“More than five years on, savers have yet to receive a penny of their money back or see those responsible held accountable.”


22 Dec 2008

Glasgow East MP, John Mason, has issued an eve of Christmas appeal calling for the UK Government to bring forward compensation for Farepak families, who are still waiting for reparation two years after the collapse.

Comparing the UK Government’s response to bailing out the banks with Farepak, Mr Mason has written to Gareth Thomas, Minister of State for Trade, Investment and Consumer Affairs, asking why 20,000 Scottish customers – including hundreds of Glaswegians – are still out of pocket two years later.


SNP call for major Farepak probe

BBC News - 17 November 2006


Farepak customers have been fighting to win compensation

The Scottish National Party has called for a criminal investigation into the collapse of the Christmas savings company Farepak.More than 150,000 customers lost an average of £400 each when the company went into administration in October.

Stewart Hosie MP, the SNP's Treasury spokesman has written to the Secretary of State for Trade and Industry. He asked him to consider launching a criminal investigation after the Swindon-based firm collapsed.


Stewart Hosie MP, SNP's Treasury spokesman said: 

"Press reports would indicate that large sums of savers money were salted away to Farepak's parent company EHR and that Farepak continued to request and receive money until very shortly before it folded.

"I hope that the DTI will pursue a criminal investigation."

First Minister and Equal Pay (15/03/16)


A good number of readers took up my suggestion of writing to Scotland's First Minister, Nicola Sturgeon, to highlight the scandalous track record or Labour-run North Lanarkshire Council in relation to equal pay. 

Now I have a lot of time for Nicola Sturgeon, but I think it's fair to say that people feel rather underwhelmed at the First Minister's official response from a civil servant on behalf of the Scottish Government.

Here is the 'guts' of what the civil servant had to say:

"Councils are independent corporate entities and entirely separate from the Scottish Government. Their powers are set out in statute and, as long as they act lawfully, it is up to each local authority to manage its day to say business. This includes decisions on pay and conditions of employment of council staff. They are accountable to their own electorates, not the Scottish Government, and Scottish Ministers have no general powers that would enable them to call on a council to account for its actions. I would also add that the GMB is an entirely independent organisation and the Scottish Government has no power to intervene in union matters.

"The Scottish Government is keen to see the resolution of all equal pay claims. That is why in August 2014 the then Cabinet Secretary for Finance and Sustainable Economic Growth, John Swinney, agreed to a request from COSLA for more flexibility to deal with equal pay claims, by allowing councils additional time to plan for the funding of equal pay payments, and to use capital receipts to fund the cost of claims. However, it is up to any individual council to decide whether to take up this offer.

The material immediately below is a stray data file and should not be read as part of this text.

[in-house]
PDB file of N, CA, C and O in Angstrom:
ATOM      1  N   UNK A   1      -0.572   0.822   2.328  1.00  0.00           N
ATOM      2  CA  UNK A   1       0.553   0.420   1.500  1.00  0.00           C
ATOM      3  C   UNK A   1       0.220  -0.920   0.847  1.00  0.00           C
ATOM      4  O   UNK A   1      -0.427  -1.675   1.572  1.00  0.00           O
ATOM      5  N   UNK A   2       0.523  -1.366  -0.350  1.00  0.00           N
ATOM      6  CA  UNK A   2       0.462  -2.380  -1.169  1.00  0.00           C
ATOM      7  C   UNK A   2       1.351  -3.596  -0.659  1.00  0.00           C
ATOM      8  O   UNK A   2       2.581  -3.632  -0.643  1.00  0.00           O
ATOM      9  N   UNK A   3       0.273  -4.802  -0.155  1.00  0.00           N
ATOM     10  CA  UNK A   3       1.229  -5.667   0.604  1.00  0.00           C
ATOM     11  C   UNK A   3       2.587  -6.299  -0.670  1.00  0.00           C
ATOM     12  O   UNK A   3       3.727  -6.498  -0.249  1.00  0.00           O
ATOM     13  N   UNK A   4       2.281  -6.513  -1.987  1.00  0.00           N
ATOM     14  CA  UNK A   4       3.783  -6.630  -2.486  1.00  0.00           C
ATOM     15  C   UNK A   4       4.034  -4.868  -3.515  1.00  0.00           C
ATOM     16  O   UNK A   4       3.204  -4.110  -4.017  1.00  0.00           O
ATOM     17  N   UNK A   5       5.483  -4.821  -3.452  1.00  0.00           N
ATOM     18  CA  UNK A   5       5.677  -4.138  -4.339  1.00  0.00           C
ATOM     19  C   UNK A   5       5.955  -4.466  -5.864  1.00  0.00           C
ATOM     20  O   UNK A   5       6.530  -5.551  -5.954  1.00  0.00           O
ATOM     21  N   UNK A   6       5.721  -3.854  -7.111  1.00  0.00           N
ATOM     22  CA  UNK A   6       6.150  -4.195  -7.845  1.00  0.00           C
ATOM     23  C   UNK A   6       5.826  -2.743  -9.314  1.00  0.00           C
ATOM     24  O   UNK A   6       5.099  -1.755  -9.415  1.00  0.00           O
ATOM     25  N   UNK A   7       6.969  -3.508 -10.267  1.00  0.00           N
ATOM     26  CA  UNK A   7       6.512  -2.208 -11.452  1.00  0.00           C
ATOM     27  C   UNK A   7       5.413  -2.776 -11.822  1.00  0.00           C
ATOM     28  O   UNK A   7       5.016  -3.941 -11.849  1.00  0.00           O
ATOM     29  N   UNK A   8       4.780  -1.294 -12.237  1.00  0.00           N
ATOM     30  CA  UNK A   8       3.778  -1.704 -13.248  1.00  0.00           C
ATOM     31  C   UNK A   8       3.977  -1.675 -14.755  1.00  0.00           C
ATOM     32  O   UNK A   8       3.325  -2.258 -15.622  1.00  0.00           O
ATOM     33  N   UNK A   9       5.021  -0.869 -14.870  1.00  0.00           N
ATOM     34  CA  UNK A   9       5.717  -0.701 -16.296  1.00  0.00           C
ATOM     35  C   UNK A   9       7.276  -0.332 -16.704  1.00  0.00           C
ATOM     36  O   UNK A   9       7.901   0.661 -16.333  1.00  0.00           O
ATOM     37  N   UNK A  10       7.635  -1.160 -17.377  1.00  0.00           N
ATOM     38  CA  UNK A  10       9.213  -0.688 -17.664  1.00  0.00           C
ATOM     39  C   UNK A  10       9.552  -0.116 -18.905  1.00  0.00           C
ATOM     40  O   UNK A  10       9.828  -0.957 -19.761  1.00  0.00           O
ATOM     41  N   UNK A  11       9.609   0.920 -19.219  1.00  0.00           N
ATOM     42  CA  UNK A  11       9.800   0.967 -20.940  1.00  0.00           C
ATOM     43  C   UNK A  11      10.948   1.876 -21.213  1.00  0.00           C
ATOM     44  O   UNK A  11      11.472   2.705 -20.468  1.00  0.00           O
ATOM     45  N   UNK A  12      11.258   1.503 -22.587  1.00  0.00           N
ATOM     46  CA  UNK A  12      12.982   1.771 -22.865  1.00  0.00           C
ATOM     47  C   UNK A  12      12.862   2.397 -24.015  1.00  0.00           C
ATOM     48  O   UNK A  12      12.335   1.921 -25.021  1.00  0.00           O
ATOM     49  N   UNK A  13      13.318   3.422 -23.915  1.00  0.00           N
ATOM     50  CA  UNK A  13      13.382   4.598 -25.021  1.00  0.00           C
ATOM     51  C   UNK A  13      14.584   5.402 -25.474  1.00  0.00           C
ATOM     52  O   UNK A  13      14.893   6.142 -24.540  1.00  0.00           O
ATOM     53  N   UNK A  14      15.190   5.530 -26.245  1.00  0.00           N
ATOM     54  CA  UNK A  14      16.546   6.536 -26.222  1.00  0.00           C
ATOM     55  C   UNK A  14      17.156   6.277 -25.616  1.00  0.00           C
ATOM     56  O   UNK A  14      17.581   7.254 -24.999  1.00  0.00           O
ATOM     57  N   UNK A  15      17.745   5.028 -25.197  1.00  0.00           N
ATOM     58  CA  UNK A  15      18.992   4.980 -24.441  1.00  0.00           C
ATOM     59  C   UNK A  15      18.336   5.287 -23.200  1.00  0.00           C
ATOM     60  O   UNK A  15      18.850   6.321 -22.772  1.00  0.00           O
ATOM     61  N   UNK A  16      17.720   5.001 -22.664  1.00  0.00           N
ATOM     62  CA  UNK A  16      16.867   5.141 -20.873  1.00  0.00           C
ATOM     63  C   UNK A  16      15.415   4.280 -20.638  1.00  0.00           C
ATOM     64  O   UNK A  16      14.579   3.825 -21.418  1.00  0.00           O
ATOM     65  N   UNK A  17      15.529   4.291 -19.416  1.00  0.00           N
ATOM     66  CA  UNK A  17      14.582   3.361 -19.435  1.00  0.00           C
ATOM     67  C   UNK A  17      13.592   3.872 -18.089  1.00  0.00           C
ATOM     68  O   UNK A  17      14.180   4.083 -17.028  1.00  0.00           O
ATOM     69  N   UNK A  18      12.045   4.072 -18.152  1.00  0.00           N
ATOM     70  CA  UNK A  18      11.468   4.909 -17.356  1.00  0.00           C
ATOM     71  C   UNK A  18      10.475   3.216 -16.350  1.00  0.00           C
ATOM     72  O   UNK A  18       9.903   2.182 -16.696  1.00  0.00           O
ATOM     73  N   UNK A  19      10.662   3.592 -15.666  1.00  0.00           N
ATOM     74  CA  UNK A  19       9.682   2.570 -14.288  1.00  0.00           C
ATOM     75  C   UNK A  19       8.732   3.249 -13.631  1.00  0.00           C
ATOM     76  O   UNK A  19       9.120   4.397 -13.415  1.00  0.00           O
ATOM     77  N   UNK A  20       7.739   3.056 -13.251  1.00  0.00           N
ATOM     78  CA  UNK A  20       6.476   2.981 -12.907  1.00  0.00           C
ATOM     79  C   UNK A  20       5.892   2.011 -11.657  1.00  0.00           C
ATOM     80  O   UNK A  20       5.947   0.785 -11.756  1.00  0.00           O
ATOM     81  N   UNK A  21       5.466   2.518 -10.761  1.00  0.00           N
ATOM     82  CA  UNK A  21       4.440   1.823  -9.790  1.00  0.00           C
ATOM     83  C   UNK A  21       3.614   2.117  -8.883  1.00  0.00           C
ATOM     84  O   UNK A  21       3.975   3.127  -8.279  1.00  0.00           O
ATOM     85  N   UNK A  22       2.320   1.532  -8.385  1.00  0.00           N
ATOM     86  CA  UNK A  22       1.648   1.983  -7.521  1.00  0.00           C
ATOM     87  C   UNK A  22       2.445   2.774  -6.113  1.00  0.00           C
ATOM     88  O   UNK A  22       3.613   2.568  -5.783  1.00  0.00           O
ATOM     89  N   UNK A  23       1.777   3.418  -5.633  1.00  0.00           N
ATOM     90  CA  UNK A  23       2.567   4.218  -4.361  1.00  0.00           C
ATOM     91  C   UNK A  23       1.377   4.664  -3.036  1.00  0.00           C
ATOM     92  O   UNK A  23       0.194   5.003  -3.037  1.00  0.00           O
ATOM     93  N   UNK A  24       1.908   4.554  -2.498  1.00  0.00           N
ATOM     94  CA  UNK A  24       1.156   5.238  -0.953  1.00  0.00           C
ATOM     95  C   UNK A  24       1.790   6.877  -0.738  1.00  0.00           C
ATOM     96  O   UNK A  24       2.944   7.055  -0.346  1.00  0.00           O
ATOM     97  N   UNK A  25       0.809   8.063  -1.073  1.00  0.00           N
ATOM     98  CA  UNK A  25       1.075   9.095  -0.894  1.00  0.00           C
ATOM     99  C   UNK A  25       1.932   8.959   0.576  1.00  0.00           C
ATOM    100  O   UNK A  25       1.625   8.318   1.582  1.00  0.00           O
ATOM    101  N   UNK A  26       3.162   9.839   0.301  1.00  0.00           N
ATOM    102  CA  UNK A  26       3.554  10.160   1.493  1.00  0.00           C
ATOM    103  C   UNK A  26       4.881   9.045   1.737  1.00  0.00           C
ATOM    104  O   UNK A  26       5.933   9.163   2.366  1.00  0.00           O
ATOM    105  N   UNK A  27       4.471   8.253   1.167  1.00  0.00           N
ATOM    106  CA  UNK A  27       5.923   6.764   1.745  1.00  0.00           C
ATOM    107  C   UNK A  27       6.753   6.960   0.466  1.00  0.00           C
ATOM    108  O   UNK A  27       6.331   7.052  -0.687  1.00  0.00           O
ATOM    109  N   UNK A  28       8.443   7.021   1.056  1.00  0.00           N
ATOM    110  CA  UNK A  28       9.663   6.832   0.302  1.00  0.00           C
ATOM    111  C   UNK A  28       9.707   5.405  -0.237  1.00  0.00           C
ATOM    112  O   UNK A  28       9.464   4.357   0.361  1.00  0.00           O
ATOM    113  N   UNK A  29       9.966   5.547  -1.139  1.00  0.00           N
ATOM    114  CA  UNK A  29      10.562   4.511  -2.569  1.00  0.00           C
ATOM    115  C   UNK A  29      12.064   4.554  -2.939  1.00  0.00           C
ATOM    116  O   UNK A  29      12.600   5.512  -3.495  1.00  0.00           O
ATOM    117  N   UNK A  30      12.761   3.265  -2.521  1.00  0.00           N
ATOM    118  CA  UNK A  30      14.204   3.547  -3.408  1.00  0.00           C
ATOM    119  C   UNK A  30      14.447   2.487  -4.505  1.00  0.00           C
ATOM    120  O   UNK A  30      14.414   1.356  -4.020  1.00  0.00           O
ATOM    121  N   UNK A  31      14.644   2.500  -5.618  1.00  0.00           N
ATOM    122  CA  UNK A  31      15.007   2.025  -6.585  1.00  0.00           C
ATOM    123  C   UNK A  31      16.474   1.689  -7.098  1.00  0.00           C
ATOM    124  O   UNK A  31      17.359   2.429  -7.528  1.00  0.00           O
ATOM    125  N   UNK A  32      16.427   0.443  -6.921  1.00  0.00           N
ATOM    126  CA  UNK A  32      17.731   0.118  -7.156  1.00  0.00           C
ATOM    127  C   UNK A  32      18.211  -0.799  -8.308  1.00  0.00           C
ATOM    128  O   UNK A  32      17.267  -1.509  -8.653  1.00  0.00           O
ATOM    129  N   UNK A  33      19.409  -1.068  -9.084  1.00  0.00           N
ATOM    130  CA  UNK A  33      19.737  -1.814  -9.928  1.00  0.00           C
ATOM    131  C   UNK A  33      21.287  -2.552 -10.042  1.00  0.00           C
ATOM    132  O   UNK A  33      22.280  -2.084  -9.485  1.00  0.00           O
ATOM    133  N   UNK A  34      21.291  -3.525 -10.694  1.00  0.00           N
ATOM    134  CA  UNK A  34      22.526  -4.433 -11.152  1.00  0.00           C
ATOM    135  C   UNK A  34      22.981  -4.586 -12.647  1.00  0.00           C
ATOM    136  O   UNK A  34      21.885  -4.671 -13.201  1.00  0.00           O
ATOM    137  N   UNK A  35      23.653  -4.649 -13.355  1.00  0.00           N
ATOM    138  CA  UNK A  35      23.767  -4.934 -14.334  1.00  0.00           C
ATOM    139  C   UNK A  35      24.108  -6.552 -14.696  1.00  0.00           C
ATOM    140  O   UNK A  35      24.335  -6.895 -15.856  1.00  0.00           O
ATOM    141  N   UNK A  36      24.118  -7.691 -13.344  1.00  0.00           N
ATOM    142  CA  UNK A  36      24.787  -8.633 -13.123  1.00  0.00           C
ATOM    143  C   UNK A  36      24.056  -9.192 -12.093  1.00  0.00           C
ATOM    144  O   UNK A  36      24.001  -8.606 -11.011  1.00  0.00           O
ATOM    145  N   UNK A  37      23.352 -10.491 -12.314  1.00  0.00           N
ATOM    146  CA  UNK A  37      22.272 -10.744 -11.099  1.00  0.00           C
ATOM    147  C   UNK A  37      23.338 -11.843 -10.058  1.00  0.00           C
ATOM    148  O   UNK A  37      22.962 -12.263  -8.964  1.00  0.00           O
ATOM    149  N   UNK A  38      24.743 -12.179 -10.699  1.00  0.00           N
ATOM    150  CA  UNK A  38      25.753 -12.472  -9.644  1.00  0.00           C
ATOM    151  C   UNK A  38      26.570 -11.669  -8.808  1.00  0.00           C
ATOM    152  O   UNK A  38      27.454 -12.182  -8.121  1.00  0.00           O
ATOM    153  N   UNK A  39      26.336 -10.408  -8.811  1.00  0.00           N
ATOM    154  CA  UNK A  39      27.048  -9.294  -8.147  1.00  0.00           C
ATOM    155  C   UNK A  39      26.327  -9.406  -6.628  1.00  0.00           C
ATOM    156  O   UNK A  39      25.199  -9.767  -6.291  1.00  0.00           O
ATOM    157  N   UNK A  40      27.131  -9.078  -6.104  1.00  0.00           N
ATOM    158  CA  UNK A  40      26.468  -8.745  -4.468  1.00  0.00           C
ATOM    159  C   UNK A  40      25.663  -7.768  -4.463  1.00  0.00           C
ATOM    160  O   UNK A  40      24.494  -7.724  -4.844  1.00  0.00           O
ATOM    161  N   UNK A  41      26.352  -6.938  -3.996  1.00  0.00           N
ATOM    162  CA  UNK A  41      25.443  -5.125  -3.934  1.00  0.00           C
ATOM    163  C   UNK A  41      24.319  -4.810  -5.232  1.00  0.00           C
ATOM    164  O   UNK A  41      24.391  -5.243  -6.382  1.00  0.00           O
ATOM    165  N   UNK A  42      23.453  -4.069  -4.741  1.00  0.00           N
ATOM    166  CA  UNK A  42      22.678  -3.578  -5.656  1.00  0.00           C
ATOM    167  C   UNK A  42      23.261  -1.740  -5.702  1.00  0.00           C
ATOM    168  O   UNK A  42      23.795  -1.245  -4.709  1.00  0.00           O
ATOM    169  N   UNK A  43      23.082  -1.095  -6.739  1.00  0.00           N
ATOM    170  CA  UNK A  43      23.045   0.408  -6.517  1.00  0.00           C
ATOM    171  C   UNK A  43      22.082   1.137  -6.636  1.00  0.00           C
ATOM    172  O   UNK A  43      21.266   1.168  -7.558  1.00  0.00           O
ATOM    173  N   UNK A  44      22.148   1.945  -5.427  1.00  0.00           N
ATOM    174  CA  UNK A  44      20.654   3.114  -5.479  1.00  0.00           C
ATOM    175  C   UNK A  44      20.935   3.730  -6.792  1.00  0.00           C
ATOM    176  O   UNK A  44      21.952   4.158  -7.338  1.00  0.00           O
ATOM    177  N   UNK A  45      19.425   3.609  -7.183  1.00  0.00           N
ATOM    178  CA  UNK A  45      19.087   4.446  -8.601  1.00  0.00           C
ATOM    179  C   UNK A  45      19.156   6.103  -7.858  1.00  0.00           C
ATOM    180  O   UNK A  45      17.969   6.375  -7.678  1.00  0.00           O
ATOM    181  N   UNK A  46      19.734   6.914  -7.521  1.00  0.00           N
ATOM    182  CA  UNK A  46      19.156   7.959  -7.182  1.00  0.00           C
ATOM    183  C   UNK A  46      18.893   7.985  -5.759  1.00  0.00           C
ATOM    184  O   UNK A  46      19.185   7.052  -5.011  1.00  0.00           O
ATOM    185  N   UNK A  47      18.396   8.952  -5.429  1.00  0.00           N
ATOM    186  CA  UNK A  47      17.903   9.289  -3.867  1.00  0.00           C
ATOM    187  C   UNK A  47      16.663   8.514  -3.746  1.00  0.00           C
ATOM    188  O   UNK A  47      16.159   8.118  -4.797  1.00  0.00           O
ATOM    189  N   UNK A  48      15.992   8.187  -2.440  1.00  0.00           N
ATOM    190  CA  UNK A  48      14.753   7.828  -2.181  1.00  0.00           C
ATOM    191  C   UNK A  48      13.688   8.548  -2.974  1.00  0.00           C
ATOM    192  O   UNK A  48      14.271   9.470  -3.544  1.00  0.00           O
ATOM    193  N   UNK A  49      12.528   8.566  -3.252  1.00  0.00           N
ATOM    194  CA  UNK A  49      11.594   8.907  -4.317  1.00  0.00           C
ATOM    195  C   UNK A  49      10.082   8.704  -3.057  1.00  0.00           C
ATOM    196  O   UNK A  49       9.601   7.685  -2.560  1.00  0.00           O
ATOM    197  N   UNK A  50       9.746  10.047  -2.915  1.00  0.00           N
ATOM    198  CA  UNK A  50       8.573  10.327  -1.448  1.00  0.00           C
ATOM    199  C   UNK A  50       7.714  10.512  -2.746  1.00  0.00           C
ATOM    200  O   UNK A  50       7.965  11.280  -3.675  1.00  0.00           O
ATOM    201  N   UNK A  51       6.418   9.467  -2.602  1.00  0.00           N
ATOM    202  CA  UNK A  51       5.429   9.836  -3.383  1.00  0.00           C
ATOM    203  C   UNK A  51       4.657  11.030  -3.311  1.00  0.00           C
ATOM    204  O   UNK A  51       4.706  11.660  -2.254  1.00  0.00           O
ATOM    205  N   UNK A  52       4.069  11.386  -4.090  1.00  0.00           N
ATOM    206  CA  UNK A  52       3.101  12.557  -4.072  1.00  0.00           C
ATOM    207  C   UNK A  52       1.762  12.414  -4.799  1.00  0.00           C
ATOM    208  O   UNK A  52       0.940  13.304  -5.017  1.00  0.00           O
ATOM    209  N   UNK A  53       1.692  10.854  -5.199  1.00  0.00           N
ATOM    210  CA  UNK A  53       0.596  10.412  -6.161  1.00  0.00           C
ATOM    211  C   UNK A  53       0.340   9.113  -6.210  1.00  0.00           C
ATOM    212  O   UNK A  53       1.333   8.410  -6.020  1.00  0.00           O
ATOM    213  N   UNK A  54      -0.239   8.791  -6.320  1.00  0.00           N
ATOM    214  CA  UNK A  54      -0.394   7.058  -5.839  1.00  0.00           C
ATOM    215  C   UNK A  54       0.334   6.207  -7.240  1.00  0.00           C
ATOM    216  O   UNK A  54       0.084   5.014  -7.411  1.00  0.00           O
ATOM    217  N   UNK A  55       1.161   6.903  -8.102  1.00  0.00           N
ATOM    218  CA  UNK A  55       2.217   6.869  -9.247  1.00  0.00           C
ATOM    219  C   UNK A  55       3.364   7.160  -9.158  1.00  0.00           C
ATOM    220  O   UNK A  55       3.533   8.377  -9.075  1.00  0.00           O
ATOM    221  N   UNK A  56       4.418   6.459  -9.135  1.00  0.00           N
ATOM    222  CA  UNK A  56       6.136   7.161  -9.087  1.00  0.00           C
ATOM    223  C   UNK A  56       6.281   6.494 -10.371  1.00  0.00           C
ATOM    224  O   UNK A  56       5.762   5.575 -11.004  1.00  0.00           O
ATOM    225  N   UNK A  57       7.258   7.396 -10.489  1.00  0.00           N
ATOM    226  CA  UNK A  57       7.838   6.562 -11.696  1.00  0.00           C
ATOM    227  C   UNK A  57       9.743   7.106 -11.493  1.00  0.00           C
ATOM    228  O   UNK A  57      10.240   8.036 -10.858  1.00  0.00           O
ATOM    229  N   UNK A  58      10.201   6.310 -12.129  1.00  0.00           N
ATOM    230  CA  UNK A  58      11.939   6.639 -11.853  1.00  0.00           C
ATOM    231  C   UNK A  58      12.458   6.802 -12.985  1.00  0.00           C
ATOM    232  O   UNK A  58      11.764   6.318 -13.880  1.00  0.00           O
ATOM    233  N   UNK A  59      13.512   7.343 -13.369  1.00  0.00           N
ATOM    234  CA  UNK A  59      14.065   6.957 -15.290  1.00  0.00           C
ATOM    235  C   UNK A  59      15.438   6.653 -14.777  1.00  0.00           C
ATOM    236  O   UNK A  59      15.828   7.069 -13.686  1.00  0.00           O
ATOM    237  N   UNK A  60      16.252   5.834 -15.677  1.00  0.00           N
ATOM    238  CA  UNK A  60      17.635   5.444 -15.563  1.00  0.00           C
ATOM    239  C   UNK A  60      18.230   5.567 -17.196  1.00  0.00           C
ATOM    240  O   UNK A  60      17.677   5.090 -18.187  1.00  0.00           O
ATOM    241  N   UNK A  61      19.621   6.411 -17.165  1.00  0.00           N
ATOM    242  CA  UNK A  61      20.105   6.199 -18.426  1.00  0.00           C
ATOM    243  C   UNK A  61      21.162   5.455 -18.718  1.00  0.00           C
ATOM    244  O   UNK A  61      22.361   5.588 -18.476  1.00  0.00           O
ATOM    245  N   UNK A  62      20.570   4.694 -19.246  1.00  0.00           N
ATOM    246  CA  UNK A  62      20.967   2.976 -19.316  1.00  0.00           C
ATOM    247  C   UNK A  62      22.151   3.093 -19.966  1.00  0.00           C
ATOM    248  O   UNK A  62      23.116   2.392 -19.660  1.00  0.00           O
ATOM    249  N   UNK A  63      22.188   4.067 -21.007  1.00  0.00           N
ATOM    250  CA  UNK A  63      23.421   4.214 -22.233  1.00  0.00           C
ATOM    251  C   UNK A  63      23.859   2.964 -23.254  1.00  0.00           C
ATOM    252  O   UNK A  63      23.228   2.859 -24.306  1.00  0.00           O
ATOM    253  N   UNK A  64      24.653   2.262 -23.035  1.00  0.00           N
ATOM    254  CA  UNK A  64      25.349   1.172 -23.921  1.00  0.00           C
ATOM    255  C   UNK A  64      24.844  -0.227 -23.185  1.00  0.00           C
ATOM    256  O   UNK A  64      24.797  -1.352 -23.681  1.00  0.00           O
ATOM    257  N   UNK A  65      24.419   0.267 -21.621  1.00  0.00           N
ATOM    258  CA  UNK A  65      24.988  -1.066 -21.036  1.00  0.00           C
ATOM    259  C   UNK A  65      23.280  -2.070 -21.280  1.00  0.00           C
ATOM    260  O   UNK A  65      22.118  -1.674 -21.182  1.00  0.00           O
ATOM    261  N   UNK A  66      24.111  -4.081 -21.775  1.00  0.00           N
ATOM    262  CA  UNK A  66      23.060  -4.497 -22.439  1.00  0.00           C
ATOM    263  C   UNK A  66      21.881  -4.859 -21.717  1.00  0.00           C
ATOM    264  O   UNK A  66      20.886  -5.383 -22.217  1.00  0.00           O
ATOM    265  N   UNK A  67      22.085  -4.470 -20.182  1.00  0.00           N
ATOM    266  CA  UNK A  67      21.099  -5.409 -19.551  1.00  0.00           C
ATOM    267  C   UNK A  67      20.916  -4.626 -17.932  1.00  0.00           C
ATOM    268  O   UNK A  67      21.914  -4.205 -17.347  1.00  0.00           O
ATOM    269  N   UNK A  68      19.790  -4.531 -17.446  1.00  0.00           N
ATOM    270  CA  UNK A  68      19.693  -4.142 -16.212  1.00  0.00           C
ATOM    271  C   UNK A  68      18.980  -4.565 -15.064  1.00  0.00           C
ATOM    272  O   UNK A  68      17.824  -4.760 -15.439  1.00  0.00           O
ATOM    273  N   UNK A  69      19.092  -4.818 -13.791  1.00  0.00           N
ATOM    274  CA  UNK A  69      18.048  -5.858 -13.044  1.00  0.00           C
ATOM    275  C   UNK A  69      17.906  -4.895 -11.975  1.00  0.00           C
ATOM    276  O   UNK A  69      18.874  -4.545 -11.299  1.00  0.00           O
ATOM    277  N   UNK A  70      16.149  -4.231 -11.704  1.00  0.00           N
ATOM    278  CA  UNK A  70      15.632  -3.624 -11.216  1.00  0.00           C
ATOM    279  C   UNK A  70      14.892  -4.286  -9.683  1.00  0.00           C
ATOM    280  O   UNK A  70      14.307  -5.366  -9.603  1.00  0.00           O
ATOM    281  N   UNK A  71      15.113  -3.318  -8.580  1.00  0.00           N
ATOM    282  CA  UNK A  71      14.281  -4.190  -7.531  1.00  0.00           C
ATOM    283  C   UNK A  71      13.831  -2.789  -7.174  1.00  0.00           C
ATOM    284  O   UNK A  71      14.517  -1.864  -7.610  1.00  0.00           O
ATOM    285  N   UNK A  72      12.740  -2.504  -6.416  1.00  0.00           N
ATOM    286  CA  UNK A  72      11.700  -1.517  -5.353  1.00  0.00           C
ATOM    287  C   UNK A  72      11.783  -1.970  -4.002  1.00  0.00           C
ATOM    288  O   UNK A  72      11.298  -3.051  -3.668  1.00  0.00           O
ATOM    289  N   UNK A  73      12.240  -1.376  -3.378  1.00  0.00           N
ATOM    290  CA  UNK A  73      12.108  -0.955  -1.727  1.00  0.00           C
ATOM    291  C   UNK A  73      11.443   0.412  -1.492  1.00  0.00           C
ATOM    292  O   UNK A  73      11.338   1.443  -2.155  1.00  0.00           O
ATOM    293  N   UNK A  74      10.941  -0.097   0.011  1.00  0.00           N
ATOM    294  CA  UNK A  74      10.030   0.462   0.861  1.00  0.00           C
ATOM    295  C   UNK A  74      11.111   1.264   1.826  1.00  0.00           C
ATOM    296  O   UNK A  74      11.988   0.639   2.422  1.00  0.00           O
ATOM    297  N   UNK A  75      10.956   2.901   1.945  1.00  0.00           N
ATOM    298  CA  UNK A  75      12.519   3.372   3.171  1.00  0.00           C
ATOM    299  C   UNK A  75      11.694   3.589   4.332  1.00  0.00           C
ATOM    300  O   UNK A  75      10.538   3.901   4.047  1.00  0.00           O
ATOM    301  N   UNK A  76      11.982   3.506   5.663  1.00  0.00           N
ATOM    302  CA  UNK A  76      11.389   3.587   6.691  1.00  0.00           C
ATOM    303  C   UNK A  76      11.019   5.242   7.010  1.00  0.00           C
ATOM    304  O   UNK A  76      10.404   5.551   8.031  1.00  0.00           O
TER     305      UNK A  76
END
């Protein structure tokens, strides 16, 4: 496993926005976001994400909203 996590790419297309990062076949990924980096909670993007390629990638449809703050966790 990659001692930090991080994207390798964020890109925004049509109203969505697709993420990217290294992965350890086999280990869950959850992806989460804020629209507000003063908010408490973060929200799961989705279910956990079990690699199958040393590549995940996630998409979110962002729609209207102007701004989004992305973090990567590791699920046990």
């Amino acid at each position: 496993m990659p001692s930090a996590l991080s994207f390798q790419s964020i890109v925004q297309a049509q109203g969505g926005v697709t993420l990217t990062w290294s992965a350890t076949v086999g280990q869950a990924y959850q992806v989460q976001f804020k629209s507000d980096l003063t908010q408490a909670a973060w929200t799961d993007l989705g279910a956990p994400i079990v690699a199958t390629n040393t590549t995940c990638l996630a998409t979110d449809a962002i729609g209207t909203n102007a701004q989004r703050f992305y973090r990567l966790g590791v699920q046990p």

"You may like to know that in December 2014in the Scottish Parliament, Marco Biagi MSP, the Minister for Local Government and Community Empowerment, said that he thought the delays in settling equal pay disputes was unacceptable, and that he would continue to challenge this. However, as Mr Biagi also said the Scottish Government has no formal power to intervene in this matter."

Now this is typical "Yes Minister' stuff which faces both ways at the same time if you ask me, with a general message of concern and support while emphasising that the Scottish Government has no formal power to intervene over the mess that Scotland's fourth largest council has made of equal pay.

Now as everyone knows, that is a statement of the bleedin' obvious, as they say, because  no one is expecting Nicola Sturgeon or other Scottish Ministers to step in and take over day-to-day responsibility for the running of North Lanarkshire Council. 

But as I pointed out to the First Minister in my own letter dated 28 November 2014 I believe that is is possible for the Scottish Government to investigate North Lanarkshire Council's behaviour under The Equality Act 2010 (Specific Duties) (Scotland) Regulations 2012.

My full letter to the First Minister is reproduced below in the blog post titled 'Food For Thought' dated 17 February 2016 although this extract focuses on the key provision of Clause 11.


"My purpose in raising these matters with you, as First Minister, is to invite the Scottish Government to use its powers under the Equality Act to launch an investigation into North Lanarkshire Council's behaviour. My reading of The Equality Act 2010 (Specific Duties) (Scotland) Regulations 2012 suggests that the Scottish Government can intervene and is able to do so under Clause 11 of the Statutory Instrument which says:

"Duty to consider other matters

"11. In carrying out its duties under these regulations, a listed authority may be required to consider such matters as may be specified from time to time by the Scottish Ministers."